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Additive Layer Manufacturing can create complex or bespoke parts. Photo by Tim Pestridge.

University invites businesses to the future of manufacturing

Businesses that are producing prototypes and developing products can now benefit from a pioneering £2.6 million facility at the University of Exeter.

Launching on Friday 16 September, CALM (Centre for Additive Layer Manufacturing) will enable businesses, entrepreneurs and researchers to harness the potential of ‘3D printing’.

The centre is offering heavily subsidised rates to SMEs in Devon, Dorset, Wiltshire and Cornwall, giving smaller businesses access to world-class facilities at affordable prices.

Additive Layer Manufacturing is a new production technique that can create complex or bespoke parts and complete products by building them up one layer at a time in specialist machines. This groundbreaking technique can significantly reduce the time it takes to get a product from the design stage into market.

CALM houses machines that can work in several materials, allowing for a huge range of possibilities in potential products. These include the UK’s only EOSINT P800, which can build parts at temperatures up to 385°C and was the world’s first system that enables production using high-performance polymers. These materials, including EOS PEEK HP3, are mechanically strong, and wear-resistant in the toughest of operating environments. Parts made of PEEK are being developed as an alternative to metals for applications including aerospace parts and medical instruments.

Businesses will also benefit from the technical expertise of CALM staff, gained through their experience in industry and engineering research.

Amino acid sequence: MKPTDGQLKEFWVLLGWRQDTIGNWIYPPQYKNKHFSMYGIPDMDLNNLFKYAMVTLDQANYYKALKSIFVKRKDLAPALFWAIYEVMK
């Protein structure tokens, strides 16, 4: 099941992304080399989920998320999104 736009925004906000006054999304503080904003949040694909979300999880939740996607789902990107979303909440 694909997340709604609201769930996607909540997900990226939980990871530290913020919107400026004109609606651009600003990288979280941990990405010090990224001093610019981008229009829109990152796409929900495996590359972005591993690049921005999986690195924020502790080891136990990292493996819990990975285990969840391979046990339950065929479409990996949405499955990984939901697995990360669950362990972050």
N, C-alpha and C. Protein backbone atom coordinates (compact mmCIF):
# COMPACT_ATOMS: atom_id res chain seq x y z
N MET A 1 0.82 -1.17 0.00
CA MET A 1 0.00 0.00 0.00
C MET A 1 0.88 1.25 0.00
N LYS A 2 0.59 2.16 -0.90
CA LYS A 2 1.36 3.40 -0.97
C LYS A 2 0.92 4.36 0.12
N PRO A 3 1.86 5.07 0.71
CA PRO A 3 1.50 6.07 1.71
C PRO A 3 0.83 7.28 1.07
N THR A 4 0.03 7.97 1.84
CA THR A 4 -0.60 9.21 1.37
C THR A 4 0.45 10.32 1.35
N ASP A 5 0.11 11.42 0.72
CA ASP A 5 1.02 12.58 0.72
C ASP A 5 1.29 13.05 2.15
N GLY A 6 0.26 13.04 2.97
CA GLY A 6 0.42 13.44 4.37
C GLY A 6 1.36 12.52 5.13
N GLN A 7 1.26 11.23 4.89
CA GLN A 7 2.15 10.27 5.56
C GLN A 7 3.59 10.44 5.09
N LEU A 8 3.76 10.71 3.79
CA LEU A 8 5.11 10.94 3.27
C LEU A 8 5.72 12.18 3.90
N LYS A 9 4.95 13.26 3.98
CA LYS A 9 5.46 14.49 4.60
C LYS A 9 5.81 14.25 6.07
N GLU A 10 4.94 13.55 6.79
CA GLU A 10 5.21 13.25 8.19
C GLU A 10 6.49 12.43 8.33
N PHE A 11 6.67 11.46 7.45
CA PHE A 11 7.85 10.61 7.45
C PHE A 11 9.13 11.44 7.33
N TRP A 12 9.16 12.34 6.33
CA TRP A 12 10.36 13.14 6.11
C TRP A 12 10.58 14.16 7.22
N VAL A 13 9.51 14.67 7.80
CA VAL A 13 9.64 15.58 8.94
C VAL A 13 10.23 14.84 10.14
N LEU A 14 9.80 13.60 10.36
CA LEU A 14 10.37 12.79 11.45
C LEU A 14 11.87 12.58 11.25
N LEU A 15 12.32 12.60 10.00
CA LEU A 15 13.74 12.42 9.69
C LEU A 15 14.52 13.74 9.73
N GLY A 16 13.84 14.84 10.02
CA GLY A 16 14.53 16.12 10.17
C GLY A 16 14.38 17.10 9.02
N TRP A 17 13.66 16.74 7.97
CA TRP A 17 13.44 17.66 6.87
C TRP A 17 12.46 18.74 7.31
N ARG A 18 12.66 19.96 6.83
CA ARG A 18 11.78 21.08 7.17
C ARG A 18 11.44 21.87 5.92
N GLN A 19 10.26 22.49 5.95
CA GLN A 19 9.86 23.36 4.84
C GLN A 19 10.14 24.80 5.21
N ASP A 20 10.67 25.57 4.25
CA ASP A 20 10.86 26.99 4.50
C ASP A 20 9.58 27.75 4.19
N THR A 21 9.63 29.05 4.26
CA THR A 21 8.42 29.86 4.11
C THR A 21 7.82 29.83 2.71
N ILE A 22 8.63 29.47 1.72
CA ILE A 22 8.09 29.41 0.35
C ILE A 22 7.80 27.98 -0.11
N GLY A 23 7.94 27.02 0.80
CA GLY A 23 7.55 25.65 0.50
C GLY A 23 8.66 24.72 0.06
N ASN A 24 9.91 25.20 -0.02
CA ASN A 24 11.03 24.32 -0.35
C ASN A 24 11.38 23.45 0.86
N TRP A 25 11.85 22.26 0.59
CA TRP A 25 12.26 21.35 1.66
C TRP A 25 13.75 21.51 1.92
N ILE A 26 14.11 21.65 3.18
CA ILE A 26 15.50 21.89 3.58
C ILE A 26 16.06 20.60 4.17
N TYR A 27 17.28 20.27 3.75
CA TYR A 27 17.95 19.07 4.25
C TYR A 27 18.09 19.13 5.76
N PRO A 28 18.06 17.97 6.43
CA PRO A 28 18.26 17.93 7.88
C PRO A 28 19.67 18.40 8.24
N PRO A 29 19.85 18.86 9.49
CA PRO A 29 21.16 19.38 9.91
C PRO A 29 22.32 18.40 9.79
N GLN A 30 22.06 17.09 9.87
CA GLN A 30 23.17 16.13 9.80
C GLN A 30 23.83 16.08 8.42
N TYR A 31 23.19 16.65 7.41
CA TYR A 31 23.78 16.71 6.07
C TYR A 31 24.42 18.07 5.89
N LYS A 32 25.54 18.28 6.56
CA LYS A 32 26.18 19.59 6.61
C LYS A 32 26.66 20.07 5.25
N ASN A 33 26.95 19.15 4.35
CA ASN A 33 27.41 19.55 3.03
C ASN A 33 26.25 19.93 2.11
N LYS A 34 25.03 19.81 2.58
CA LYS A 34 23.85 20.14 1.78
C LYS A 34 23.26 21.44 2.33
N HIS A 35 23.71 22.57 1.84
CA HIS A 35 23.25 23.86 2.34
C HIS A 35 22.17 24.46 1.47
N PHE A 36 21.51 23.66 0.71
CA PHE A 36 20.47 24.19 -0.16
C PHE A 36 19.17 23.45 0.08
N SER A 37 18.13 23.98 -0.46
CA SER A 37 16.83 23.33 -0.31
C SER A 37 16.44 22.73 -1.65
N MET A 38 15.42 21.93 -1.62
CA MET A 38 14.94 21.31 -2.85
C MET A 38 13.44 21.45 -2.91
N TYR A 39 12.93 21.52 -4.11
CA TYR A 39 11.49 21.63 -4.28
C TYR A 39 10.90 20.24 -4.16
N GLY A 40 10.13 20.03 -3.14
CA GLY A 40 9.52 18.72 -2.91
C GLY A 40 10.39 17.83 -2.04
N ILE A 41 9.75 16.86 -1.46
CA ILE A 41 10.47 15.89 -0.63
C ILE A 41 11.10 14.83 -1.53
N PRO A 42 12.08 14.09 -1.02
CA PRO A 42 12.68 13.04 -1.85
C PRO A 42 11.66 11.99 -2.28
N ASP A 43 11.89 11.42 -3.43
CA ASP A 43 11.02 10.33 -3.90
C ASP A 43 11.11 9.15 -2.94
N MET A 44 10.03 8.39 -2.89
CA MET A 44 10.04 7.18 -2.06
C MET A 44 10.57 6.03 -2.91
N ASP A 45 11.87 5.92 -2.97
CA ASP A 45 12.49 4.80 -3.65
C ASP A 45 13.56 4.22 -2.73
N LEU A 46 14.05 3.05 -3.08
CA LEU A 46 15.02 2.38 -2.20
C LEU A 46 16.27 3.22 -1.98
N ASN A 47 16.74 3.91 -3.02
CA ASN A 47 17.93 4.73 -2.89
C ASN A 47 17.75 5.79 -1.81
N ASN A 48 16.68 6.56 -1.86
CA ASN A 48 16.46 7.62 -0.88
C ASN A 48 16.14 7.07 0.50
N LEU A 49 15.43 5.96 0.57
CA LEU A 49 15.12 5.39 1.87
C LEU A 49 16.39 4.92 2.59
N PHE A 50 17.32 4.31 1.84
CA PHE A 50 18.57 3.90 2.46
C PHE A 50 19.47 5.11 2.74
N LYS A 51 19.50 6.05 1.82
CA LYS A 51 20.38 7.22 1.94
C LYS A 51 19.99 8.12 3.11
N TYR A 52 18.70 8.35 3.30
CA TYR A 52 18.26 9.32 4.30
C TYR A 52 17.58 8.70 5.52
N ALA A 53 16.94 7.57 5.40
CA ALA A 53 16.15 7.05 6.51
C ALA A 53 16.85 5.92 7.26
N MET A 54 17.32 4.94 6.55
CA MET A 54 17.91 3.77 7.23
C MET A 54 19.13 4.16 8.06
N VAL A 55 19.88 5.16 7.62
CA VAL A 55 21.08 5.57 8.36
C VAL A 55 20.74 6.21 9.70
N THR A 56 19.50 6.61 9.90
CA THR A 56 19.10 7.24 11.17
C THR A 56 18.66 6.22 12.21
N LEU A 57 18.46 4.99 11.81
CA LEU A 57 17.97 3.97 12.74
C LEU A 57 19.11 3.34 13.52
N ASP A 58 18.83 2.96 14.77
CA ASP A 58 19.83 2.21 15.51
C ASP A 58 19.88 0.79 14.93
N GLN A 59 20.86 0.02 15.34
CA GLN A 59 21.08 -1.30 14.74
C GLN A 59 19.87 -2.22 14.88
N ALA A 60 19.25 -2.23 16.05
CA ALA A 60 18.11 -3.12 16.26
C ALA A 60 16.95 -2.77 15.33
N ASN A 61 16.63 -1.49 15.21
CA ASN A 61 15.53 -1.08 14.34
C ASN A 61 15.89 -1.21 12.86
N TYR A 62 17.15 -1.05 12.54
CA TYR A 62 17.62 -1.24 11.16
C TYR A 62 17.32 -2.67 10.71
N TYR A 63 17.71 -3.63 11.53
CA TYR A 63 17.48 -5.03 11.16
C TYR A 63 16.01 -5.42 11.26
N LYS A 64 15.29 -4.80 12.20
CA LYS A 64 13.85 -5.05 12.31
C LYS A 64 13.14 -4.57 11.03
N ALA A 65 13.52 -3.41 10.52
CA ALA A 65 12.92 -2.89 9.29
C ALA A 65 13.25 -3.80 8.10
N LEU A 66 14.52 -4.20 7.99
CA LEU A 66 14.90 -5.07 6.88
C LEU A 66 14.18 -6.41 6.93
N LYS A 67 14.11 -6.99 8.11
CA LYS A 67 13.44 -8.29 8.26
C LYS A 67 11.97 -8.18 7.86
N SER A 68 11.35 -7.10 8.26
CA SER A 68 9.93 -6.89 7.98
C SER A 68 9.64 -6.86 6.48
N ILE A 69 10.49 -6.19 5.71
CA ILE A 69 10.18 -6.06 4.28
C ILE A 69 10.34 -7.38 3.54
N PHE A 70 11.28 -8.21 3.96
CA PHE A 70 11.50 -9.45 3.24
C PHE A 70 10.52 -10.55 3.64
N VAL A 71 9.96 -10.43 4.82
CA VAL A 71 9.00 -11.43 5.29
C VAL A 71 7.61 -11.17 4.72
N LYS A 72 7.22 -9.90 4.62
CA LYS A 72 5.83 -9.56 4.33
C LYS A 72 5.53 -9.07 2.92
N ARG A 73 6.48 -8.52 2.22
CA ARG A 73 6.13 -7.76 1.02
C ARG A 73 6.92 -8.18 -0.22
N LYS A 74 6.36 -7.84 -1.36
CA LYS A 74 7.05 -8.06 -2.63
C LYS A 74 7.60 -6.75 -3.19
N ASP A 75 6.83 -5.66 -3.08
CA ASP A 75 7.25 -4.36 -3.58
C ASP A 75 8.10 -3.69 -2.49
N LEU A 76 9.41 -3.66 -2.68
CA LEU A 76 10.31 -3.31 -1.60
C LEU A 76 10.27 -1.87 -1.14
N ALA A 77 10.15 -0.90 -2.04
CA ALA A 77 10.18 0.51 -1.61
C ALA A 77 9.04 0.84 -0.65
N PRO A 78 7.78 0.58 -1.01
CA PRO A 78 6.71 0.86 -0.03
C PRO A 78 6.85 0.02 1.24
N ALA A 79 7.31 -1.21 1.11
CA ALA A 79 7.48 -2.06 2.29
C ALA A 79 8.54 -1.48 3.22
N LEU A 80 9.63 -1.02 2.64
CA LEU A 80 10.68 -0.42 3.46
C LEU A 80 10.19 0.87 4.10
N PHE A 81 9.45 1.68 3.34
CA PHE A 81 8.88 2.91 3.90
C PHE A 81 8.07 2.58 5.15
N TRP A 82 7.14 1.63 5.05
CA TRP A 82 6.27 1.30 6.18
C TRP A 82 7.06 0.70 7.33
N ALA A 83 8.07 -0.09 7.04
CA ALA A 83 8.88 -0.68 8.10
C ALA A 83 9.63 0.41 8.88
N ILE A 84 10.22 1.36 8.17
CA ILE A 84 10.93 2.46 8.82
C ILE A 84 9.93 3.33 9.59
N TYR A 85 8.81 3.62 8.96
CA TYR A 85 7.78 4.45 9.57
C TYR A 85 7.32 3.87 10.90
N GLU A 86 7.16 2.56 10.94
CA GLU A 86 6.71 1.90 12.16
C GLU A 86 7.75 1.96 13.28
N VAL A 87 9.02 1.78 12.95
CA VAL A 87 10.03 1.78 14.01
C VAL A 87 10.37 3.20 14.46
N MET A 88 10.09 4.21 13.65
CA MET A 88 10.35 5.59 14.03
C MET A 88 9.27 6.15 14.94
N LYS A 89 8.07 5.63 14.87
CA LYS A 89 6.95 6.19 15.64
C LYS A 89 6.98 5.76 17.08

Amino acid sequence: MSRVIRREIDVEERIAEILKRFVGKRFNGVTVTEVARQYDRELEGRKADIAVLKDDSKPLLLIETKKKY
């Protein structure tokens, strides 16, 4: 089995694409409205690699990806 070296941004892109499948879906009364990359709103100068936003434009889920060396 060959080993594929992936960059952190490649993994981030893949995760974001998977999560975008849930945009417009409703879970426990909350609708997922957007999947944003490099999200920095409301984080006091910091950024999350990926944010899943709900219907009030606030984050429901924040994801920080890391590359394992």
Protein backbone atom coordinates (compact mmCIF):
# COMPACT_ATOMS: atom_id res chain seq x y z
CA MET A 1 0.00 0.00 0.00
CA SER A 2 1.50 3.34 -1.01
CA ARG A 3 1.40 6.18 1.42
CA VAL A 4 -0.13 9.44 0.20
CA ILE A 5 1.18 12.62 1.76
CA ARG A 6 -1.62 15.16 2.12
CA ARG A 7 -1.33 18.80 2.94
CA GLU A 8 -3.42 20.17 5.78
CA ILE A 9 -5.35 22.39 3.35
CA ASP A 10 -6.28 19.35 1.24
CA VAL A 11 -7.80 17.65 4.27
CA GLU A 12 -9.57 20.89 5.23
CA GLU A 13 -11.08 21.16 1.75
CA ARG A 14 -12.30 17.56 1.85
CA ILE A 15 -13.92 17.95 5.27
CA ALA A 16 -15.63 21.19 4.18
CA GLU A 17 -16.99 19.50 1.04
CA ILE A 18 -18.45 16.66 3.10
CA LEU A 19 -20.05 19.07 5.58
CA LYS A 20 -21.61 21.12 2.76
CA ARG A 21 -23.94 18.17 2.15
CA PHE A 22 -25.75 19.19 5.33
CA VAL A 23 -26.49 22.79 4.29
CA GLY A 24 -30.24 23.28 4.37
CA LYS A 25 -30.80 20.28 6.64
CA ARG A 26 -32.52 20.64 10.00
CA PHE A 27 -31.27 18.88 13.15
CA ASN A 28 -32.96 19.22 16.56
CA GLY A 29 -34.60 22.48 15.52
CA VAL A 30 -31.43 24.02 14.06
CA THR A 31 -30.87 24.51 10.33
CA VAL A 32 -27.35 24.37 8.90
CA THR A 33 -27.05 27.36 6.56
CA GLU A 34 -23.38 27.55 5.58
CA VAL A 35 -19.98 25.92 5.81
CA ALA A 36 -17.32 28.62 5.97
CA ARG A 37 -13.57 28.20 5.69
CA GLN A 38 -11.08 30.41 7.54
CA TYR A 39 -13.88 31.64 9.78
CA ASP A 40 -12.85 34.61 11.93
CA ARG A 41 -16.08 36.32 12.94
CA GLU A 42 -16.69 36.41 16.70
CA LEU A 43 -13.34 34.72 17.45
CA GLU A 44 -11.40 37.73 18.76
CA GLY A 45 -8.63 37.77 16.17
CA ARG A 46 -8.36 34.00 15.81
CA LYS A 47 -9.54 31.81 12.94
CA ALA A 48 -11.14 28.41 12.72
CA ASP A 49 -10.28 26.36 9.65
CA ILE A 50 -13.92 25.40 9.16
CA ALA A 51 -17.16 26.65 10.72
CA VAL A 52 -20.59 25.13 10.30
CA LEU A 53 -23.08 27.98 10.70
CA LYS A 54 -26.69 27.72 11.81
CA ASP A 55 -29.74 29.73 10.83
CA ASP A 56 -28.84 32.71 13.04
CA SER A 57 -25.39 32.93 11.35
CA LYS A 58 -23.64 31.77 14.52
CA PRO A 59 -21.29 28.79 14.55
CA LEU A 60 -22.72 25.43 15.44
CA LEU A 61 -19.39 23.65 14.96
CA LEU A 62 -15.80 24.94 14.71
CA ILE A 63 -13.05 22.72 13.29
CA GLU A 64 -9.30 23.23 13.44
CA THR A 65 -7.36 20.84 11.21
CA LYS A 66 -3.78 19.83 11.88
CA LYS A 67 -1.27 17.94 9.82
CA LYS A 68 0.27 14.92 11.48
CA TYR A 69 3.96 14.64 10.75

VIPS, including business leaders, will join CALM’s partners and University engineers and managers at the launch event on 16 September.

Dr Sara Flint, Commercial Manager for CALM, said: “CALM will bring a unique set of facilities to the South West, opening up a wealth of opportunities for businesses. I look forward to welcoming companies to CALM and I encourage anyone who is developing a product to get in touch and discover what we can offer.”

This technique simplifies the manufacturing process by making it easier, cheaper and quicker to make prototypes and products. It also has potential environmental benefits, as the process wastes much less material than alternative methods, making it very efficient.

Dr Jean Botti, Chief Technical Officer and Executive Committee member of EADS, said: “EADS is very pleased to partner with leading academic institutions like the University of Exeter who are developing technical centres of excellence that will yield scientific benefits in a number of different domains.

“Our partnership with Exeter is a continuation of our strategy to access the tremendous technical talent that exists across the UK.”

The University of Exeter has an established reputation for materials research and additive layer manufacturing expertise and facilities. The University has previously worked with companies to develop products as diverse as medical implants, car parts and a museum clock through 3D printing.

Professor Ken Evans, Dean of the University’s College of Engineering, Mathematics and Physical Sciences, said: “Additive Layer Manufacturing is already a strength at the University of Exeter and we are extremely proud of this new centre, which is unique in the UK.

“By working with businesses at CALM, we will help ensure that the South West region plays a major part in shaping the future of manufacturing.”

CALM is supported by EADS and is part financed by the European Union with £1.5 million from the European Regional Development Fund 2007-2013, under the competitiveness operating programme.


Date: 16 September 2011

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